AREDS2: Insights Into Optimal Supplements for AMD

Charles C. Wykoff, MD, PhD


May 20, 2013

In This Article

AMD: The Leading Cause of Vision Loss

Age-related macular degeneration (AMD) is the leading cause of vision loss in adults in the developed world.[1] AMD is a progressive disease, the prevalence of which increases with age, affecting about 25% by 80 years of age.[2] As life expectancies continue to lengthen, the AMD patient population will similarly expand.

AMD is defined by 2 distinct pathologies: dry and wet. These often coexist, and patients can develop visual impairment from either form.[2,3] In their advanced states, atrophic (dry) AMD is characterized by geographic atrophy of the outer retina, whereas neovascular (wet) AMD is characterized by pathologic angiogenesis with abnormal growth of blood vessels under and into the neurosensory retina. Approximately 2 million Americans have advanced AMD, and an additional 8 million are at risk of developing it.[2]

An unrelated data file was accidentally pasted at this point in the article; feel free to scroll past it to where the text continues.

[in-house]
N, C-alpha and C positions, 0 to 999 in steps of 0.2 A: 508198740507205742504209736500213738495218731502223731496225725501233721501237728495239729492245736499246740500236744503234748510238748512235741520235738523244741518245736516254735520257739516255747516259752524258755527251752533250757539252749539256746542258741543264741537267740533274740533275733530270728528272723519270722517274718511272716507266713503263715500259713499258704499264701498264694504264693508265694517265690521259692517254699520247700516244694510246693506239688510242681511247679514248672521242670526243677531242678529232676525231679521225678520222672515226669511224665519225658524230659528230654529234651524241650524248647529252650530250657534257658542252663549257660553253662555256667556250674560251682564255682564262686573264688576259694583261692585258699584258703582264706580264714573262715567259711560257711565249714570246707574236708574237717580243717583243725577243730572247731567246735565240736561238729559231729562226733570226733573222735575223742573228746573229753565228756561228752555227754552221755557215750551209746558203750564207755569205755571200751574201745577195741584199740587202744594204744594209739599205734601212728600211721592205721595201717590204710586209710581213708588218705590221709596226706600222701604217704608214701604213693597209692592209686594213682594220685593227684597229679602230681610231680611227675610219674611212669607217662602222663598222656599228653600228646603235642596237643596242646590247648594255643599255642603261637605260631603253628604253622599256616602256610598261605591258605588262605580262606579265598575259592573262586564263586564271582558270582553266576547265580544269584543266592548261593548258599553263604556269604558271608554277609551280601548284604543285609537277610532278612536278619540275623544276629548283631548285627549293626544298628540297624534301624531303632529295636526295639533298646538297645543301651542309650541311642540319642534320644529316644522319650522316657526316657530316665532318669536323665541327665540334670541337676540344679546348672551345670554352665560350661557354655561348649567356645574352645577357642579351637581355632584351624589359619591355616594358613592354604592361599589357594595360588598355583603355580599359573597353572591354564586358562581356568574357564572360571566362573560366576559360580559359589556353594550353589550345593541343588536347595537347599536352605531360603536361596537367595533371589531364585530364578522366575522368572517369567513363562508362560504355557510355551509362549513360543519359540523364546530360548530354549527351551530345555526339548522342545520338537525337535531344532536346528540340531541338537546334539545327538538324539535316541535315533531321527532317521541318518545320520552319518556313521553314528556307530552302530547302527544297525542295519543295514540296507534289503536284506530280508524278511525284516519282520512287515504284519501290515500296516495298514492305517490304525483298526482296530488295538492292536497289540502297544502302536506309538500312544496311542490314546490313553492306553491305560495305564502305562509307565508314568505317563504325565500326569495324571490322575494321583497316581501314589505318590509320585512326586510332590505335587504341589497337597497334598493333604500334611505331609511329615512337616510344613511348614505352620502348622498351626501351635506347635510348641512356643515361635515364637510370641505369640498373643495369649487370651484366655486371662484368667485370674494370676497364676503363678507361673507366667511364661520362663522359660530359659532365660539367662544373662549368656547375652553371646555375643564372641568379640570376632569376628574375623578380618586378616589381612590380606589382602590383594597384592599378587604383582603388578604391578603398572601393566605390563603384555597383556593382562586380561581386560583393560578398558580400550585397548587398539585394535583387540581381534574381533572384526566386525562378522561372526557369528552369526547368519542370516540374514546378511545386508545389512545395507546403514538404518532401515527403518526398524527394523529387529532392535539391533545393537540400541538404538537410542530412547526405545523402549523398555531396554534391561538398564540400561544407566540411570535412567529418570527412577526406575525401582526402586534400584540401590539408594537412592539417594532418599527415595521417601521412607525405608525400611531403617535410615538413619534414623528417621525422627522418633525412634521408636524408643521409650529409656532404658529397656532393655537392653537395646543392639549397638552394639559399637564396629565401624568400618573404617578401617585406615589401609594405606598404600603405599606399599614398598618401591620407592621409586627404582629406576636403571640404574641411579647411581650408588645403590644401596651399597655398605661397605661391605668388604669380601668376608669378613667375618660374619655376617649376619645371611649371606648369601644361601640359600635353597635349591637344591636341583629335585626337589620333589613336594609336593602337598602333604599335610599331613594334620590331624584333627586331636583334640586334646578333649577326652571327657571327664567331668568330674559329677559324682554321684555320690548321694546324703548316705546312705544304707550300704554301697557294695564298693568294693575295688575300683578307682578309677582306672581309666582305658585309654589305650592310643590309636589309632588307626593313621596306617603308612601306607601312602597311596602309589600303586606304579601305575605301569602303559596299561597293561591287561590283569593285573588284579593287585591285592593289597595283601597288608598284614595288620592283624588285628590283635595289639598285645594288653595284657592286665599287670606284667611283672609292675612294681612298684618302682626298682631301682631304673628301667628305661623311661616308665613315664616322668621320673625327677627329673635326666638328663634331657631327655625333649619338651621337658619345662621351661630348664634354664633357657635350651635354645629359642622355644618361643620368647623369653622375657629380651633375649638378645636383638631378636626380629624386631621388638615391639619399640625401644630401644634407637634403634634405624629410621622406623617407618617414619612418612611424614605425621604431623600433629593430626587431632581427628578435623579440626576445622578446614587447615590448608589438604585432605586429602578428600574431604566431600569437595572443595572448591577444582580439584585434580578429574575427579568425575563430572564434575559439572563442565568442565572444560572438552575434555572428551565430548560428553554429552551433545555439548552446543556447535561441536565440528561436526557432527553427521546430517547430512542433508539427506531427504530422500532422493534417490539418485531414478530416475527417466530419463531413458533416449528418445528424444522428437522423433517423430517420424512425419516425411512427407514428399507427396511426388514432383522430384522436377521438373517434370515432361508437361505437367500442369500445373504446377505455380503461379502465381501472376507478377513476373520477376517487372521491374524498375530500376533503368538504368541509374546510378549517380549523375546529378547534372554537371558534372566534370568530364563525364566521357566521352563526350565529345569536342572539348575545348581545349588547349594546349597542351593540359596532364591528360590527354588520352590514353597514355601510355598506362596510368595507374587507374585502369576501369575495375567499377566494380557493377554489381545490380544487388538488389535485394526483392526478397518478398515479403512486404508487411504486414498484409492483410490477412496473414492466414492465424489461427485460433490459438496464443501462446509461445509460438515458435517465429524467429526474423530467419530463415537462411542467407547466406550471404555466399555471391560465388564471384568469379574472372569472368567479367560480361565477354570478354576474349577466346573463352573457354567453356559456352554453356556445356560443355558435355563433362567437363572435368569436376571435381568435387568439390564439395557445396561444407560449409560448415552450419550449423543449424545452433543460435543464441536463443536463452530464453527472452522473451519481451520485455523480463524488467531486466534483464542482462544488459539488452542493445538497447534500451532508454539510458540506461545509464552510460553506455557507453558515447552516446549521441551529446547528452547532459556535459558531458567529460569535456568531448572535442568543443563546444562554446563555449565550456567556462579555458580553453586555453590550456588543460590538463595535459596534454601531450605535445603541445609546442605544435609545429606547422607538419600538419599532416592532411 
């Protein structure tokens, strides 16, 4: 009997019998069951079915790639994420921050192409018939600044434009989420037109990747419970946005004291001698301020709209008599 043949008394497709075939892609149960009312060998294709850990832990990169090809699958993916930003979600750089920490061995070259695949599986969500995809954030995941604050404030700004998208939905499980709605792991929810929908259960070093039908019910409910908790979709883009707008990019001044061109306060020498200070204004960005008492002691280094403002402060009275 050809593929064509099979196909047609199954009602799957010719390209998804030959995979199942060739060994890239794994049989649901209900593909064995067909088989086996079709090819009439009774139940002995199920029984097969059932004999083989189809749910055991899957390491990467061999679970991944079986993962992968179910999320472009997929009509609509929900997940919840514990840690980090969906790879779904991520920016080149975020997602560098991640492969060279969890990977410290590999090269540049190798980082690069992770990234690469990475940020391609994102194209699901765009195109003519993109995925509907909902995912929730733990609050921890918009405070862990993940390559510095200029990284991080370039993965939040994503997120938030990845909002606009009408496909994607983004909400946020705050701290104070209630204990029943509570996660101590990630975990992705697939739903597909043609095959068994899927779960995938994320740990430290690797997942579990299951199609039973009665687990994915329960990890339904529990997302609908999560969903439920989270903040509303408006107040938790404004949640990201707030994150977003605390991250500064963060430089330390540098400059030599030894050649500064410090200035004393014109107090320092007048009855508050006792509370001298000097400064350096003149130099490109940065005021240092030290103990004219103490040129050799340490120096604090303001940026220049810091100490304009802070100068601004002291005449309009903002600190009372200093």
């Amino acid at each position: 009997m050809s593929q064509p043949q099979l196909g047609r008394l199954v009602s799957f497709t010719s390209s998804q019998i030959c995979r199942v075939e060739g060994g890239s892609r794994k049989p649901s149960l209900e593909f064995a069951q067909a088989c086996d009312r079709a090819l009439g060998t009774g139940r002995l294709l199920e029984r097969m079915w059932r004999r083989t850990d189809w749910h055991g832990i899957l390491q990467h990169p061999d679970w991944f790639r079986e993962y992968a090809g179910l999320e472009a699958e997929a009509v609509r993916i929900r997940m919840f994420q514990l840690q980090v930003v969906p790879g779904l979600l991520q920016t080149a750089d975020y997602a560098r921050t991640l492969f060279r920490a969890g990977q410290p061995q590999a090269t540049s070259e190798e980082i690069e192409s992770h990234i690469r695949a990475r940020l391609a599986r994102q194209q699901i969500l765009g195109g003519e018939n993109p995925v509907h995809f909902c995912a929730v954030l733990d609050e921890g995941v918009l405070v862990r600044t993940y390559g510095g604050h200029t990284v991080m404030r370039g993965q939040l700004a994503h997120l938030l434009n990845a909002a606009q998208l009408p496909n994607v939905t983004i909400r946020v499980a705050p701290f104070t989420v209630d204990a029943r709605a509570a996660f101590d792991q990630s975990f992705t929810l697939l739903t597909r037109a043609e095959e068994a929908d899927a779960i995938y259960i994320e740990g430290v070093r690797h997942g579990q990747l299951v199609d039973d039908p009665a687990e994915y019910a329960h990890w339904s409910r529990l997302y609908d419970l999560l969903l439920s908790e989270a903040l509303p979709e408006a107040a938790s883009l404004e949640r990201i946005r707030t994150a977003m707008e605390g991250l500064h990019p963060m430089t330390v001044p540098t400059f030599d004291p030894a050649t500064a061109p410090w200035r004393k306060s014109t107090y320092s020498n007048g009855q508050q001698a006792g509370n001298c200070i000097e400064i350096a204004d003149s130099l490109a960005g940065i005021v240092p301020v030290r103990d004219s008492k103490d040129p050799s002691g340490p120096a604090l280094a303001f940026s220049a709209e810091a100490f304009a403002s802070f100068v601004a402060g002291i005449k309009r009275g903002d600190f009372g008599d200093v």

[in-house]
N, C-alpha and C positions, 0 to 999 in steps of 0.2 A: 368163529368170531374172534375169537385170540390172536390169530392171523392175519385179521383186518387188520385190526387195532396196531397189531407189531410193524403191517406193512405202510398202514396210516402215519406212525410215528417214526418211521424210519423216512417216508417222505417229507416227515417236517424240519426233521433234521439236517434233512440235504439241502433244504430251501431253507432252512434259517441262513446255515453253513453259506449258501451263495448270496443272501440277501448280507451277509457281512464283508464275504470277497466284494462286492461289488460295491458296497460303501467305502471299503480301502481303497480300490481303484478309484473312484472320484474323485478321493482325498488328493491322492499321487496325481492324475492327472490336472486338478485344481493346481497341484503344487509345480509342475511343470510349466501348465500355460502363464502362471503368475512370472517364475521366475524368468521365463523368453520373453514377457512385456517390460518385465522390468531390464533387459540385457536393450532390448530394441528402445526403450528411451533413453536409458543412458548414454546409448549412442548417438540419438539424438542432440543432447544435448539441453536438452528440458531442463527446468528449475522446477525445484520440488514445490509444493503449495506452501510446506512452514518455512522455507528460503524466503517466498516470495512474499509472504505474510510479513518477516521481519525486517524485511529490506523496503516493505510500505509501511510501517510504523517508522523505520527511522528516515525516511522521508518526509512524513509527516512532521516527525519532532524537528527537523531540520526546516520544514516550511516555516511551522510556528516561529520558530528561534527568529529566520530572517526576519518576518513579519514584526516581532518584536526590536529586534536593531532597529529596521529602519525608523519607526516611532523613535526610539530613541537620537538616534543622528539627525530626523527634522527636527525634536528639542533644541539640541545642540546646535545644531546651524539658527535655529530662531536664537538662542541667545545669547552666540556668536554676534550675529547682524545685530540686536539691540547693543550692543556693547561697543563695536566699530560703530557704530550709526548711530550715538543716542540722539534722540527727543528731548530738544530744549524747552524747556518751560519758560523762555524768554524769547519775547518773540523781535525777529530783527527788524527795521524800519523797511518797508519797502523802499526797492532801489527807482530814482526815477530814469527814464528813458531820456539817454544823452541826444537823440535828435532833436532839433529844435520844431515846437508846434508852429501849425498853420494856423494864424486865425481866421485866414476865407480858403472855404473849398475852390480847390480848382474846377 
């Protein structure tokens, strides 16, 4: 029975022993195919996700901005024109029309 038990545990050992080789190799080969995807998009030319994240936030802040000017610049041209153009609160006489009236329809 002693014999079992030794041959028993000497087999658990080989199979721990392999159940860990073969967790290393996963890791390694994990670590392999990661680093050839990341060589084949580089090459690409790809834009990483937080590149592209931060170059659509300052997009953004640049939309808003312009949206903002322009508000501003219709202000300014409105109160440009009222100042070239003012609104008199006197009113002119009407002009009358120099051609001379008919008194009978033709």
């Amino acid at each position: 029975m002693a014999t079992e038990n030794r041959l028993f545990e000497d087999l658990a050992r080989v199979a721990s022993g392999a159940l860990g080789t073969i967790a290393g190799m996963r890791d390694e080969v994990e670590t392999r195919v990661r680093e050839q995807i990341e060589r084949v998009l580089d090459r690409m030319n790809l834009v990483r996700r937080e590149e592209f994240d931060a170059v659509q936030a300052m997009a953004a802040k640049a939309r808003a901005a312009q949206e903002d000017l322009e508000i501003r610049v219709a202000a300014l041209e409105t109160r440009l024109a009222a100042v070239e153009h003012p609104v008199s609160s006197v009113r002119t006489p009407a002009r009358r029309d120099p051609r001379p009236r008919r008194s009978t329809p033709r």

Given its high prevalence and potentially devastating impact on vision, much work has been dedicated to the identification of modifiable risk factors that influence the development of advanced AMD. Such risk factors include smoking, cardiovascular risk factors, and diet. Smoking has been strongly associated with the development of AMD in multiple epidemiologic analyses.[4] Furthermore, fish consumption and other dietary modifications, as well as lifestyle habits, may affect the AMD risk profile.[5,6,7]